A Brief History of the Double-Decker Bus

The double-decker bus is an icon to the sightseeing industry. While they are used all over the world, the most famous is the bright red buses in London. But how exactly did this bus become the tourist bucket list item it is today?

Well, let’s start our journey in 1828, in the streets of Paris…

The first double-decker was actually a two-level horse-drawn carriage pioneered by a man named Stanislas Baudry. Later, inspired by Baudry’s idea (and his success), an English gentleman known as George Shillibeer brought the ‘omnibus’ to London. Costing originally 1 shilling to ride, Shillibeer’s bus could hold up to 22 people.

In the 1920s, the first engine-powered version of the double-decker bus made its debut in London society. With a growing population, there was a desperate need for more buses, sparking competition amongst the many companies in the city. By the mid-1920s there were about 20 different companies with buses driving all over the city. The largest of these businesses, The London General Omnibus Company (LGOC), sought to differentiate from their competition and painted their buses bright red. At the time, I doubt anyone could have predicted the historical significance of choosing that one colour. In the 1930s the LGOC, like many other companies, merged together to became part of the collective London Passenger Transport Board. In the photo below you can see some of the different bus designs used over the years.

Demand kept up until the 1950s when the most familiar model of the double deckers emerged. The ‘Routemaster,’ was first constructed in 1956. This version had an open rear door entrance, which was quickly removed since people thought they could jump on and off while the bus was moving.

The main reason for their continued popularity was because the single-level buses simply couldn’t hold enough people, and the longer accordion version couldn’t handle London’s narrow streets. People also liked the viewing capacity and having open tops.

Even though the underground Tube has become many locals’ preferred method of transport, you’ll still see plenty of double deckers around London. Other cities also heavily feature them, such as Hong-Kong, Rome, Paris etc.

Who knows, maybe Vancouver will soon have its own double-decker buses driving along the city’s streets.

A Few Fun Facts

  • For any BC readers, here’s a fun fact for you: did you know that the first North American city to integrate a double-decker bus into their public transit system was Victoria, British Columbia?
  • England’s first licensed female driver of a double-decker bus was Phyllis Thompson in 1941.
  • The buses’ external appearance was updated again in 2012. This new look pays tribute to the Routemaster design but also includes handicap accessibility and green technology.



Tanner, J. (2016, November 1). A Brief History of Double Decker Buses. Retrieved from http://www.londnr.com/london-lifestyle/a-brief-history-of-double-decker-buses/

Birdie’s Perch. (2018). Double-Decker Facts & History. Retrieved from http://www.birdiesperch.ca/about-us-and-our-bus/double-decker-facts-history/

Tourism Experiences to Overcome Your Fears

One of the best parts of Halloween is a good old-fashioned scare. While haunted houses, ghostly tours, and Halloween themed attractions might be seasonal, we know a few experiences that will scare you all year round.

For our Halloween themed post, we’re going to be focusing on a few of the scariest tourism experiences in the world. These aren’t necessarily haunted or Halloween themed activities, but we can understand why some of these places can definitely leave people freaked out.

Prepare to face your fears as we explore these six unique experiences.

Warning: This post contains photos of spiders, heights, dolls, and abandoned villages.

In With the Spiders: Zoological Society of London

Anyone afraid of spiders may want to move on to the next item on this list. At the London Zoo, there is an exhibit that allows people to walk through a room filled with spiders. Now that doesn’t sound too bad, right? Well, these spiders aren’t in any kind of glass exhibit; instead, they hang along the trees and walls of the building. Technically, there’s nothing stopping one from crawling over your shoulder or into your pocket if they wanted to.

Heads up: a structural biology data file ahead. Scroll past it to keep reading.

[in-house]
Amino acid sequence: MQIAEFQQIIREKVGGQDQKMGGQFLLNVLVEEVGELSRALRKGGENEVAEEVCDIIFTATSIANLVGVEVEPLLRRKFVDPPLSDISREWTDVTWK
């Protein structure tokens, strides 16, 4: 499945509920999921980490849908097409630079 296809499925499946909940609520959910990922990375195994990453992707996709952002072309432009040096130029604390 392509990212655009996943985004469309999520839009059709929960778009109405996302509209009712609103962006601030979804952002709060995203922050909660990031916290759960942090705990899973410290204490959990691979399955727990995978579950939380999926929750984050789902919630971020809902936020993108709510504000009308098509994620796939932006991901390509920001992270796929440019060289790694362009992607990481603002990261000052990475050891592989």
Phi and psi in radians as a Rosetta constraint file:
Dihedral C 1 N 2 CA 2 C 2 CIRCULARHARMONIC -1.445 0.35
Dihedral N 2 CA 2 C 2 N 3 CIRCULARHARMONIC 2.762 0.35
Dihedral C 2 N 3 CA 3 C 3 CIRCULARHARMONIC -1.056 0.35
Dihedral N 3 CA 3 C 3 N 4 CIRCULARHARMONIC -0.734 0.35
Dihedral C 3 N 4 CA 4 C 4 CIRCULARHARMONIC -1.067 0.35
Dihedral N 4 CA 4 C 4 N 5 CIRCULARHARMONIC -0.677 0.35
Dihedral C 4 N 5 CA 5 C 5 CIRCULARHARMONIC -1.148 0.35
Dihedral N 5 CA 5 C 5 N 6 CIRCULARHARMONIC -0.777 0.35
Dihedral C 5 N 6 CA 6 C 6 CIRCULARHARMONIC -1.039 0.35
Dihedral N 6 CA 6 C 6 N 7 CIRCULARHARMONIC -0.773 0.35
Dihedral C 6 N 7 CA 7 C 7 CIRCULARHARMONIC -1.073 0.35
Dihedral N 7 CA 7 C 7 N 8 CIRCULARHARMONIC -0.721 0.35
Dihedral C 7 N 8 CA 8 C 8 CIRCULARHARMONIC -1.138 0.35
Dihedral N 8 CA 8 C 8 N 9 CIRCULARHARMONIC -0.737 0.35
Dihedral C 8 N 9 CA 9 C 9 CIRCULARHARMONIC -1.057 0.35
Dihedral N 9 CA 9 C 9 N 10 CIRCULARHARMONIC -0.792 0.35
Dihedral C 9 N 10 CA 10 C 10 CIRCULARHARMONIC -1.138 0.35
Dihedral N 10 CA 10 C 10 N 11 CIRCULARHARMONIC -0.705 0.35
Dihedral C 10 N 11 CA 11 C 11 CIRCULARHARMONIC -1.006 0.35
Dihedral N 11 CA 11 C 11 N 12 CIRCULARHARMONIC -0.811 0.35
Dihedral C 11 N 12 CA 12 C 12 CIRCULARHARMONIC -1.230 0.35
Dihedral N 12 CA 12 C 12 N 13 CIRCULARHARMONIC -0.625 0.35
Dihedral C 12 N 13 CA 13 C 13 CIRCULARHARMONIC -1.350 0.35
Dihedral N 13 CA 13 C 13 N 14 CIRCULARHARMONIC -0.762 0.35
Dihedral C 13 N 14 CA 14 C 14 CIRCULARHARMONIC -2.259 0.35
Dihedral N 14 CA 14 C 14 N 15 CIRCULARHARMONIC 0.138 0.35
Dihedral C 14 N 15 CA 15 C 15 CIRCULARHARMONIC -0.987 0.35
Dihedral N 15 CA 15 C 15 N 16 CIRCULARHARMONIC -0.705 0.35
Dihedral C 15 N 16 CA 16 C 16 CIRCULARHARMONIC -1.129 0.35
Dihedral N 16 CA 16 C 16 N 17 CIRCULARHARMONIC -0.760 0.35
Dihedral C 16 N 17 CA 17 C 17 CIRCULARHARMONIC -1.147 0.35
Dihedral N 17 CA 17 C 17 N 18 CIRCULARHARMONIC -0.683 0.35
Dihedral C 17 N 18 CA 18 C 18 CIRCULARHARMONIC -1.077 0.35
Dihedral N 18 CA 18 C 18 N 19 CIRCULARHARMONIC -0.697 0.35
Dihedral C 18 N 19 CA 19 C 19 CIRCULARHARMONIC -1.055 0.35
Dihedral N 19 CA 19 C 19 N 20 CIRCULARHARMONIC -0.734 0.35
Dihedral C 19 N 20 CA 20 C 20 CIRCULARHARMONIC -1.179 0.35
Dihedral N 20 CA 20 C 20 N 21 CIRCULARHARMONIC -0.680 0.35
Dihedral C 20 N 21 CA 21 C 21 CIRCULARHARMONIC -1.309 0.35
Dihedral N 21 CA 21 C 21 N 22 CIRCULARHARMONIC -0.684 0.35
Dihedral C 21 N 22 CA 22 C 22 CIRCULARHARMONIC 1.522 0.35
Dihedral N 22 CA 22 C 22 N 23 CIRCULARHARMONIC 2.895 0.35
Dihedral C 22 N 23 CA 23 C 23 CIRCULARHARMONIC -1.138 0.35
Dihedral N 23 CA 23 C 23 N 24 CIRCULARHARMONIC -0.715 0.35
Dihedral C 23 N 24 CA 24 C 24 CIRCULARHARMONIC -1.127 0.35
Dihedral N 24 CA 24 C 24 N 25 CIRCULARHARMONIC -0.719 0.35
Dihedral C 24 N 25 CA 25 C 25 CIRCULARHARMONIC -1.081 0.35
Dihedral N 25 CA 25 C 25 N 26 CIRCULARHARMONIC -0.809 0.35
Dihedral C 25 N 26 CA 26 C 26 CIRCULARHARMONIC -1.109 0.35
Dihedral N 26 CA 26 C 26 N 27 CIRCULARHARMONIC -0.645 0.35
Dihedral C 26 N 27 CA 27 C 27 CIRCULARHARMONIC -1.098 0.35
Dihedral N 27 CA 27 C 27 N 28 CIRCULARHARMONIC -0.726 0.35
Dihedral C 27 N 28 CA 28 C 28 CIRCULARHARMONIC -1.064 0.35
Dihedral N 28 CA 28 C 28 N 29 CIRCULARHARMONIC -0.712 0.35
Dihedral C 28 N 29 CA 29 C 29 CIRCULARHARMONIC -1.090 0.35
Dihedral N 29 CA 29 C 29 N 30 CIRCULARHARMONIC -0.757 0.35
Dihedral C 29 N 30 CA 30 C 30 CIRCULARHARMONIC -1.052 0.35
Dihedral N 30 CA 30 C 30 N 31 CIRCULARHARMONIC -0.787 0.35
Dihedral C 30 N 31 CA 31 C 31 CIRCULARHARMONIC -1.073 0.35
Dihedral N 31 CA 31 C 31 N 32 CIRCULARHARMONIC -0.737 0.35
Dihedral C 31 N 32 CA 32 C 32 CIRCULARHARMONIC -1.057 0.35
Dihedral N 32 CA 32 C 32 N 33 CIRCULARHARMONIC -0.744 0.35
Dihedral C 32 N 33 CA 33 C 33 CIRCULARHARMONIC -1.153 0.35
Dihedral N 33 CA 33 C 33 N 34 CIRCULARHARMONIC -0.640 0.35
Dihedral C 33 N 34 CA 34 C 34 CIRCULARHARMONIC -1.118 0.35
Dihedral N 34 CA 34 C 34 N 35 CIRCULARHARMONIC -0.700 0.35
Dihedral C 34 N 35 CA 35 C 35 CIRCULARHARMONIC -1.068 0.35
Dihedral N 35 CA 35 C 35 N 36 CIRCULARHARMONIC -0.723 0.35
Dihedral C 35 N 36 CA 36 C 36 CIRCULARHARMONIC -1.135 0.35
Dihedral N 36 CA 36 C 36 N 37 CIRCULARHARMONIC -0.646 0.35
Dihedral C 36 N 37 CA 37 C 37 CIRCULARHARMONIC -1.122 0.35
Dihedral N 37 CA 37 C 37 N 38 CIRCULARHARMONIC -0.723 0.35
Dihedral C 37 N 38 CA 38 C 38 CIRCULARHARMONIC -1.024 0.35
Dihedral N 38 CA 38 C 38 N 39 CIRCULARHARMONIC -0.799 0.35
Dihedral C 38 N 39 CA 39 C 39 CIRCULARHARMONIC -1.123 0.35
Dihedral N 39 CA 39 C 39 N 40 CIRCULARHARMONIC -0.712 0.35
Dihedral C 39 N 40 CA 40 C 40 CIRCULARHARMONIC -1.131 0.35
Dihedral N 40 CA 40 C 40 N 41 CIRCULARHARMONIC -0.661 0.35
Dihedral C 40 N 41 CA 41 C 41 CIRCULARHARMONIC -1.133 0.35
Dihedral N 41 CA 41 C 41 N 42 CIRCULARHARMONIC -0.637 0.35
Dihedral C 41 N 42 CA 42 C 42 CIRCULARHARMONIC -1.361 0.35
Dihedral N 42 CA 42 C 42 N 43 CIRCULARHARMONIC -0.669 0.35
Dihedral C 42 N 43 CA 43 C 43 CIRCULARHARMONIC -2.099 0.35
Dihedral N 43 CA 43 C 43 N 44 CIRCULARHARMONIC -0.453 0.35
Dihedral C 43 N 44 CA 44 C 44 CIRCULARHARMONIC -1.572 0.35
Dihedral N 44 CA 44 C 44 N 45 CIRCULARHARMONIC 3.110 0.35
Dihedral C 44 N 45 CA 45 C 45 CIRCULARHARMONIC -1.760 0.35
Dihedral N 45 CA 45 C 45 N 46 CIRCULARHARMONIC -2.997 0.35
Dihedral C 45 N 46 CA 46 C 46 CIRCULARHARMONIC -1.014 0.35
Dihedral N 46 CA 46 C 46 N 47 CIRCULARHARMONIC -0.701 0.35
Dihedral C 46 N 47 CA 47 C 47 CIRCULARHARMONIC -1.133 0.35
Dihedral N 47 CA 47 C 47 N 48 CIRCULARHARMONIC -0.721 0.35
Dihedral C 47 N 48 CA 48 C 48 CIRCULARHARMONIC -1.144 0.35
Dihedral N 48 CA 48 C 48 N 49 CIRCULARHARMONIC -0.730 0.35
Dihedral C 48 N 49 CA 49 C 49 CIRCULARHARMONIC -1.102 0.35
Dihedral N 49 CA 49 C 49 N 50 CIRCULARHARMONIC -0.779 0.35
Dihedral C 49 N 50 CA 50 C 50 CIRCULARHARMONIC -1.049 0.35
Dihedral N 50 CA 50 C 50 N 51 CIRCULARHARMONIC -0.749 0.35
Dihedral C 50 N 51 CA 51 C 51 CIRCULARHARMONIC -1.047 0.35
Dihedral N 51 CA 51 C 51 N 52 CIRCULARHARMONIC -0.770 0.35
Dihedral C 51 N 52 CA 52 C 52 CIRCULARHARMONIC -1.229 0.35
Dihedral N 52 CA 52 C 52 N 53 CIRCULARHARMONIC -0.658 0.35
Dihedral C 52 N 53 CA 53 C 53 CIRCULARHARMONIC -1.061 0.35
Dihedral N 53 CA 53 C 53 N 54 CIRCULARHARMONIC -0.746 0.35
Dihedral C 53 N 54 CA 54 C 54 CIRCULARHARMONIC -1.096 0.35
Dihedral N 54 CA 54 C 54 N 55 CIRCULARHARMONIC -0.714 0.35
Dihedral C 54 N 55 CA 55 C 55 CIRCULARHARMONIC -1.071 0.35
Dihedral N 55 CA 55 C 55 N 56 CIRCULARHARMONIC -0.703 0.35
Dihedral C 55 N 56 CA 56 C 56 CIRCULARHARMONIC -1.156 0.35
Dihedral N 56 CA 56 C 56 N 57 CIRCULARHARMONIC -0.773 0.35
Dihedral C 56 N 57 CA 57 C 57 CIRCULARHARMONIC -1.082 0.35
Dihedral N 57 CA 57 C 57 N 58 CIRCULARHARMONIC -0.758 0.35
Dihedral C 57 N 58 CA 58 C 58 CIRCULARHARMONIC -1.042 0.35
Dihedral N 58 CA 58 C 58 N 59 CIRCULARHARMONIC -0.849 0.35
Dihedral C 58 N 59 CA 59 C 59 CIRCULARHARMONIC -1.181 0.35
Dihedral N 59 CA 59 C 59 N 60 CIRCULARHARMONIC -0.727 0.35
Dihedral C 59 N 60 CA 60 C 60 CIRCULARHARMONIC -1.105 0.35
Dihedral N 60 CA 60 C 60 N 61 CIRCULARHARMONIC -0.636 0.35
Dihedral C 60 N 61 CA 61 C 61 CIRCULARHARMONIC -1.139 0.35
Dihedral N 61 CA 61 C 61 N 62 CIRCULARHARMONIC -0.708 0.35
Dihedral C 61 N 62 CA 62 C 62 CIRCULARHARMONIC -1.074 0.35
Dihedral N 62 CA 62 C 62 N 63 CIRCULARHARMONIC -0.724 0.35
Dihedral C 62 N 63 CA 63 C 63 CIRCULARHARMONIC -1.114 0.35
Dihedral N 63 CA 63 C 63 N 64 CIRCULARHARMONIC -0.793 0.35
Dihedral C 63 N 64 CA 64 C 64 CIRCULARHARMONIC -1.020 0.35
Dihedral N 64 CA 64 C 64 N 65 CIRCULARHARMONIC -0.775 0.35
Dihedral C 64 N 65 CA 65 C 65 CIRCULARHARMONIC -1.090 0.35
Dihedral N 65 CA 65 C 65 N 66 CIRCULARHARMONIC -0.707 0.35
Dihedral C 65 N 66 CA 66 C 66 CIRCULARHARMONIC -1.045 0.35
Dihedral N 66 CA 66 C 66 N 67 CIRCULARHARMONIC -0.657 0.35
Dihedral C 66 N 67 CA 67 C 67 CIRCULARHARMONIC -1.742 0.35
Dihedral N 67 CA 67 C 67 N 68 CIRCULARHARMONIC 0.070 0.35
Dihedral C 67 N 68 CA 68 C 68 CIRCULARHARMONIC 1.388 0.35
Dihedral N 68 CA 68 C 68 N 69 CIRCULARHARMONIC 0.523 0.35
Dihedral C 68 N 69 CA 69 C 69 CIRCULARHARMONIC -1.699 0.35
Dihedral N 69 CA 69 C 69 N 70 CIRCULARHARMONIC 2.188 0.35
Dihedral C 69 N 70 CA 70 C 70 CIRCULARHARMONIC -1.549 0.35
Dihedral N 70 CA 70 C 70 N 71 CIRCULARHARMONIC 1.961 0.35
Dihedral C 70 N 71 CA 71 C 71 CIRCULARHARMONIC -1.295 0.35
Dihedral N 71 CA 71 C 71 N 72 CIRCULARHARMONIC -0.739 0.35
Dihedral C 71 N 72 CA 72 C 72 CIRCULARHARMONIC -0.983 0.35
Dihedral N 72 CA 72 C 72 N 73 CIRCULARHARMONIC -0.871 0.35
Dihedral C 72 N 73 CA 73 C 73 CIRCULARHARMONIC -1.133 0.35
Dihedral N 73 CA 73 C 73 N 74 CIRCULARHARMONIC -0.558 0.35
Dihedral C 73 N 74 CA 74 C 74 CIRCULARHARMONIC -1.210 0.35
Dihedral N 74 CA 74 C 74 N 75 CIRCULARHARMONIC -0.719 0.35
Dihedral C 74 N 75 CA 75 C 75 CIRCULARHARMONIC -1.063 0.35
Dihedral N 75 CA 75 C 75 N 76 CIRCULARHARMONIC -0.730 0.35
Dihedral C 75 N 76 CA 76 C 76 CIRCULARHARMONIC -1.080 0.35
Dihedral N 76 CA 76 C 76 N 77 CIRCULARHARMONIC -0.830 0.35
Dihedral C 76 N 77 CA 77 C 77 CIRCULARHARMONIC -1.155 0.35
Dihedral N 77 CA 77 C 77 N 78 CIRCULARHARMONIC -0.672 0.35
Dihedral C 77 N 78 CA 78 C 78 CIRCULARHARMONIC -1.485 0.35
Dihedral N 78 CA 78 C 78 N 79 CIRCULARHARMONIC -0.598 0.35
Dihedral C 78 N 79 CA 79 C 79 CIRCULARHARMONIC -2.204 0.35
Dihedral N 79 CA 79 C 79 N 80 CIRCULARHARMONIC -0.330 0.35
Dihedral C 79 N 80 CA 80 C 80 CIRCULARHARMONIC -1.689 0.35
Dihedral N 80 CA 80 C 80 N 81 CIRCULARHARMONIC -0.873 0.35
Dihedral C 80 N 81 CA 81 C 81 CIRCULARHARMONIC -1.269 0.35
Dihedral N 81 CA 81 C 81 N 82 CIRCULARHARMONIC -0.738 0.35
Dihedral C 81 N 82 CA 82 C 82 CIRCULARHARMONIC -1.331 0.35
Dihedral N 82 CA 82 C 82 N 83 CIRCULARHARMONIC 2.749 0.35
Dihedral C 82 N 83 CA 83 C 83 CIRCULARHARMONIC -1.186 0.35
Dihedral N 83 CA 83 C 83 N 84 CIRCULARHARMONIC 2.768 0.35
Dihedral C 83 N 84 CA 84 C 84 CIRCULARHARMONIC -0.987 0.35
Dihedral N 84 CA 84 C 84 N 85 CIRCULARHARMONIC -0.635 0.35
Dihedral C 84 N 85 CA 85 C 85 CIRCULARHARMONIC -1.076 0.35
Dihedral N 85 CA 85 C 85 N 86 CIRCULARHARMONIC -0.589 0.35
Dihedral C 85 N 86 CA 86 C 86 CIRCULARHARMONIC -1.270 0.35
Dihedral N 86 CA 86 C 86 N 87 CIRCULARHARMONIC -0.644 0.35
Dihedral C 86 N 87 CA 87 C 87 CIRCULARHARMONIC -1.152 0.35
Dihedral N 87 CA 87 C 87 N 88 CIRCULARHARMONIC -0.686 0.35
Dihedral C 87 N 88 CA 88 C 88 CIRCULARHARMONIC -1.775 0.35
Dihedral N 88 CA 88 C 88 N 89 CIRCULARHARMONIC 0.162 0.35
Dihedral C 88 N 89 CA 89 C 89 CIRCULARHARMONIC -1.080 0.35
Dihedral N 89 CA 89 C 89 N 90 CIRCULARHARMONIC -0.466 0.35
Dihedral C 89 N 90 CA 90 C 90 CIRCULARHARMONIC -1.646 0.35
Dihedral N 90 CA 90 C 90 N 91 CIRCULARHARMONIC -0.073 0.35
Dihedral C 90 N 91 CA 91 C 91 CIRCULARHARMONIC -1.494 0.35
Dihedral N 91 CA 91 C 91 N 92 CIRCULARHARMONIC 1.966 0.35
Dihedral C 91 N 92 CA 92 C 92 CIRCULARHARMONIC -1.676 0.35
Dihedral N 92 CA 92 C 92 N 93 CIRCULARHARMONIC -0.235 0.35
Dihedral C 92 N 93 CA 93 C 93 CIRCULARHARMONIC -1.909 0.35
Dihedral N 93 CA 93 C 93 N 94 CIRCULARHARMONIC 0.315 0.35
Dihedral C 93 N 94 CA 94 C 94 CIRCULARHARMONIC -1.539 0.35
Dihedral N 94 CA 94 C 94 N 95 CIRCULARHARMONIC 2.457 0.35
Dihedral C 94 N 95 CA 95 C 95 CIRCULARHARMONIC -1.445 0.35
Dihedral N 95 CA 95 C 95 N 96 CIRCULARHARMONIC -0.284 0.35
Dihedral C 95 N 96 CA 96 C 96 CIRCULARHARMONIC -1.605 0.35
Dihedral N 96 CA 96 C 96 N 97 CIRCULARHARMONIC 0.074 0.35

The exhibit is actually a fascinating educational display that showcases many incredible species. Poisonous spiders are not out in the open, which is comforting, but you may still want to shake out your coat before you leave!

Credit: mama_aylas_adventures via Instagram


Zhangjiajie Glass Bridge: China

If you can brave this next attraction, then I’d argue that a fear of heights won’t ever bother you again. Currently, China is home to the world’s longest and highest glass bridge. Hanging over the Zhangjiajie Grand Canyon, this 430 meter (1141 foot) long bridge was built with transparent glass that sits about 300 meters (984 feet) above the canyon. And don’t worry, you can see everything below.

Online, you’ll find countless videos of people being dragged across the bridge by their friends, or visitors who clutch the handrails for dear life.

Paris Catacombs: France

The Paris Catacombs are probably the most famous attraction on this list. Featuring the skeletal remains of millions of Parisians within the walls of the cold, underground tunnels, this site continues to leave thousands of tourists unnerved.

There isn’t actually any sinister purpose behind the catacombs, which were built to reduce overcrowded graveyard populations that were causing public health concerns. Where it does get scary, however, is in the knowledge that for hundreds of miles, these tunnels snake underneath the entire city of Paris.

Nagoro ‘Scarecrow Village’: Japan

Nagoro is a small village in Japan. While very few people live there, it’s a huge tourist destination due to its other inhabitants. Should you find yourself wandering around the desolate streets, entering the local school, or venturing down to the village riverbank, you will be under the watchful eye of hundreds of life-size dolls – 350 to be exact.

The story behind this unusual location is certainly a sad one. A former resident, Tsukimi Ayano, returned to the village in the early 2000s after all but 20 residents had left searching for work elsewhere. Tsukimi created the dolls to represent each member of the village, long since departed. The eerie silence and loneliness felt while exploring the village, makes for a powerful and haunting experience.

Pripyat: Russia

Following one of the biggest nuclear disasters in history, the small town of Pripyat has been left abandoned since 1986. Tourists today embark on guided tours of this ghost town, visiting iconic locales such as the decaying ferris wheel and the Polissya Hotel.  Levels of radiation are thankfully low unless you go digging in the soil or trudging through the overgrowth. Reports of mutated creatures and ghost sightings are rife, with locals in the surrounding areas advising any curious tourists to stay away from the town after dark.

Credit: gamma_travel/claudia_neukermans via Instagram